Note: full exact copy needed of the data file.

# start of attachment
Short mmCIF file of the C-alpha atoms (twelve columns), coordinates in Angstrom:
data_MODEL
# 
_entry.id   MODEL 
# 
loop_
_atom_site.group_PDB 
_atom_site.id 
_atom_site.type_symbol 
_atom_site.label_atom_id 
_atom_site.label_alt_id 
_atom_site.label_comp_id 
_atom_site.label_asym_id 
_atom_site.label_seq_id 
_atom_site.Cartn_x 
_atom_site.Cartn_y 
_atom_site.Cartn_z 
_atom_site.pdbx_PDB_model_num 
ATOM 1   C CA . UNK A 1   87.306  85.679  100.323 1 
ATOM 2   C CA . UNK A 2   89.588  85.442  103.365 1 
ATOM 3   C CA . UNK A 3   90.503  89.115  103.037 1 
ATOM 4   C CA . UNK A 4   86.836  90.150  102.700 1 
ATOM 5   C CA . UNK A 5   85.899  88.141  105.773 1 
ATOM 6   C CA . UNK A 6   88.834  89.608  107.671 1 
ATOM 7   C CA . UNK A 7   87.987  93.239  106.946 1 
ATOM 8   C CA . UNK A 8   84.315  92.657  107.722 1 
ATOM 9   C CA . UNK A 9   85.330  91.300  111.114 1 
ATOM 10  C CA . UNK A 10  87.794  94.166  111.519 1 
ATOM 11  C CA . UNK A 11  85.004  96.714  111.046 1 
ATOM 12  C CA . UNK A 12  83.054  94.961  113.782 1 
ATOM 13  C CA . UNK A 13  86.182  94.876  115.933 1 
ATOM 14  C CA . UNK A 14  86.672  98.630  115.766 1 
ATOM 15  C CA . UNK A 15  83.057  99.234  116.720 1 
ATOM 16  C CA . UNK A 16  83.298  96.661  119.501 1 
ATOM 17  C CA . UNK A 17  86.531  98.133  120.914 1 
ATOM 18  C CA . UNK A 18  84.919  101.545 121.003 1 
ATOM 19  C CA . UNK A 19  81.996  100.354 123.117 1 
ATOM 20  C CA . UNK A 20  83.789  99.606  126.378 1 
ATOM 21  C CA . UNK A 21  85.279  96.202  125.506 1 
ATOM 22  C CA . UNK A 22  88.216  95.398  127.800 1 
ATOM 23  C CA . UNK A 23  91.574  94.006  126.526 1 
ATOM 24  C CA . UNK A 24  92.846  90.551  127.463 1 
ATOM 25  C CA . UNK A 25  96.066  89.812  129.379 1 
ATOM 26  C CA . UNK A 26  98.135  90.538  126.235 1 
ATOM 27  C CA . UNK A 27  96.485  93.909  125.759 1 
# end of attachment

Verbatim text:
Short mmCIF file of the C-alpha atoms (twelve columns), coordinates in Angstrom:
data_MODEL
# 
_entry.id   MODEL 
# 
loop_
_atom_site.group_PDB 
_atom_site.id 
_atom_site.type_symbol 
_atom_site.label_atom_id 
_atom_site.label_alt_id 
_atom_site.label_comp_id 
_atom_site.label_asym_id 
_atom_site.label_seq_id 
_atom_site.Cartn_x 
_atom_site.Cartn_y 
_atom_site.Cartn_z 
_atom_site.pdbx_PDB_model_num 
ATOM 1   C CA . UNK A 1   87.306  85.679  100.323 1 
ATOM 2   C CA . UNK A 2   89.588  85.442  103.365 1 
ATOM 3   C CA . UNK A 3   90.503  89.115  103.037 1 
ATOM 4   C CA . UNK A 4   86.836  90.150  102.700 1 
ATOM 5   C CA . UNK A 5   85.899  88.141  105.773 1 
ATOM 6   C CA . UNK A 6   88.834  89.608  107.671 1 
ATOM 7   C CA . UNK A 7   87.987  93.239  106.946 1 
ATOM 8   C CA . UNK A 8   84.315  92.657  107.722 1 
ATOM 9   C CA . UNK A 9   85.330  91.300  111.114 1 
ATOM 10  C CA . UNK A 10  87.794  94.166  111.519 1 
ATOM 11  C CA . UNK A 11  85.004  96.714  111.046 1 
ATOM 12  C CA . UNK A 12  83.054  94.961  113.782 1 
ATOM 13  C CA . UNK A 13  86.182  94.876  115.933 1 
ATOM 14  C CA . UNK A 14  86.672  98.630  115.766 1 
ATOM 15  C CA . UNK A 15  83.057  99.234  116.720 1 
ATOM 16  C CA . UNK A 16  83.298  96.661  119.501 1 
ATOM 17  C CA . UNK A 17  86.531  98.133  120.914 1 
ATOM 18  C CA . UNK A 18  84.919  101.545 121.003 1 
ATOM 19  C CA . UNK A 19  81.996  100.354 123.117 1 
ATOM 20  C CA . UNK A 20  83.789  99.606  126.378 1 
ATOM 21  C CA . UNK A 21  85.279  96.202  125.506 1 
ATOM 22  C CA . UNK A 22  88.216  95.398  127.800 1 
ATOM 23  C CA . UNK A 23  91.574  94.006  126.526 1 
ATOM 24  C CA . UNK A 24  92.846  90.551  127.463 1 
ATOM 25  C CA . UNK A 25  96.066  89.812  129.379 1 
ATOM 26  C CA . UNK A 26  98.135  90.538  126.235 1 
ATOM 27  C CA . UNK A 27  96.485  93.909  125.759 1 